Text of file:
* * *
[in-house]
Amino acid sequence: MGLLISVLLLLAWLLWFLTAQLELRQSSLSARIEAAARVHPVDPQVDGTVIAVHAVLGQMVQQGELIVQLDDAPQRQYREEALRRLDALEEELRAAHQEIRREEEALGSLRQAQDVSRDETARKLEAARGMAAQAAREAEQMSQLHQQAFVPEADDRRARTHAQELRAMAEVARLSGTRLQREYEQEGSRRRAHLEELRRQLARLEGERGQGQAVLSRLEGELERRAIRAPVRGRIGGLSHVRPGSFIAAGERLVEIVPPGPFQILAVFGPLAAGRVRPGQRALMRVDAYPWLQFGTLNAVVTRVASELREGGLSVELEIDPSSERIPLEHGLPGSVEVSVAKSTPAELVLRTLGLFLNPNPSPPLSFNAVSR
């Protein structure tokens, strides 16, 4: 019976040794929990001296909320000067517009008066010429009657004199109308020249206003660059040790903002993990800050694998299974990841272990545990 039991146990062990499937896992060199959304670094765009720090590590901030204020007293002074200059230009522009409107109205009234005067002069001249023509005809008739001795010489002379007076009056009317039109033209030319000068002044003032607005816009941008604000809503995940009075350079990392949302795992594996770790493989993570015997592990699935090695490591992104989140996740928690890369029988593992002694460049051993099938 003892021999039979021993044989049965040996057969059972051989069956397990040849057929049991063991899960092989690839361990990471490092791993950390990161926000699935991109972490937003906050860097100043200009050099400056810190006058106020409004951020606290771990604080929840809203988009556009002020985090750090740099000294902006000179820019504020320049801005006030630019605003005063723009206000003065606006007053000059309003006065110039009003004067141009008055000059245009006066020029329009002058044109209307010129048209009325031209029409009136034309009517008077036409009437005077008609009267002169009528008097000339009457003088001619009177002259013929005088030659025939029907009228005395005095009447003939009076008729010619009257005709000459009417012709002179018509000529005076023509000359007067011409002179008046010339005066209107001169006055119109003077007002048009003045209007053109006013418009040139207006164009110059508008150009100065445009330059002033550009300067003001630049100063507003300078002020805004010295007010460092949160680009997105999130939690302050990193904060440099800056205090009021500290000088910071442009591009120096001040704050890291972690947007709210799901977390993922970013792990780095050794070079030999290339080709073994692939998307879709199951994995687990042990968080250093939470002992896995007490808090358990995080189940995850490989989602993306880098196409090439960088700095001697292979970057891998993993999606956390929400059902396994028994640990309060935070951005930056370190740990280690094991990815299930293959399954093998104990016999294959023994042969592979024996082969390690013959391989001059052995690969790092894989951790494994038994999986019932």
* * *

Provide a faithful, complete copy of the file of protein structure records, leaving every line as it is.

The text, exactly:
[in-house]
Amino acid sequence: MGLLISVLLLLAWLLWFLTAQLELRQSSLSARIEAAARVHPVDPQVDGTVIAVHAVLGQMVQQGELIVQLDDAPQRQYREEALRRLDALEEELRAAHQEIRREEEALGSLRQAQDVSRDETARKLEAARGMAAQAAREAEQMSQLHQQAFVPEADDRRARTHAQELRAMAEVARLSGTRLQREYEQEGSRRRAHLEELRRQLARLEGERGQGQAVLSRLEGELERRAIRAPVRGRIGGLSHVRPGSFIAAGERLVEIVPPGPFQILAVFGPLAAGRVRPGQRALMRVDAYPWLQFGTLNAVVTRVASELREGGLSVELEIDPSSERIPLEHGLPGSVEVSVAKSTPAELVLRTLGLFLNPNPSPPLSFNAVSR
């Protein structure tokens, strides 16, 4: 019976040794929990001296909320000067517009008066010429009657004199109308020249206003660059040790903002993990800050694998299974990841272990545990 039991146990062990499937896992060199959304670094765009720090590590901030204020007293002074200059230009522009409107109205009234005067002069001249023509005809008739001795010489002379007076009056009317039109033209030319000068002044003032607005816009941008604000809503995940009075350079990392949302795992594996770790493989993570015997592990699935090695490591992104989140996740928690890369029988593992002694460049051993099938 003892021999039979021993044989049965040996057969059972051989069956397990040849057929049991063991899960092989690839361990990471490092791993950390990161926000699935991109972490937003906050860097100043200009050099400056810190006058106020409004951020606290771990604080929840809203988009556009002020985090750090740099000294902006000179820019504020320049801005006030630019605003005063723009206000003065606006007053000059309003006065110039009003004067141009008055000059245009006066020029329009002058044109209307010129048209009325031209029409009136034309009517008077036409009437005077008609009267002169009528008097000339009457003088001619009177002259013929005088030659025939029907009228005395005095009447003939009076008729010619009257005709000459009417012709002179018509000529005076023509000359007067011409002179008046010339005066209107001169006055119109003077007002048009003045209007053109006013418009040139207006164009110059508008150009100065445009330059002033550009300067003001630049100063507003300078002020805004010295007010460092949160680009997105999130939690302050990193904060440099800056205090009021500290000088910071442009591009120096001040704050890291972690947007709210799901977390993922970013792990780095050794070079030999290339080709073994692939998307879709199951994995687990042990968080250093939470002992896995007490808090358990995080189940995850490989989602993306880098196409090439960088700095001697292979970057891998993993999606956390929400059902396994028994640990309060935070951005930056370190740990280690094991990815299930293959399954093998104990016999294959023994042969592979024996082969390690013959391989001059052995690969790092894989951790494994038994999986019932």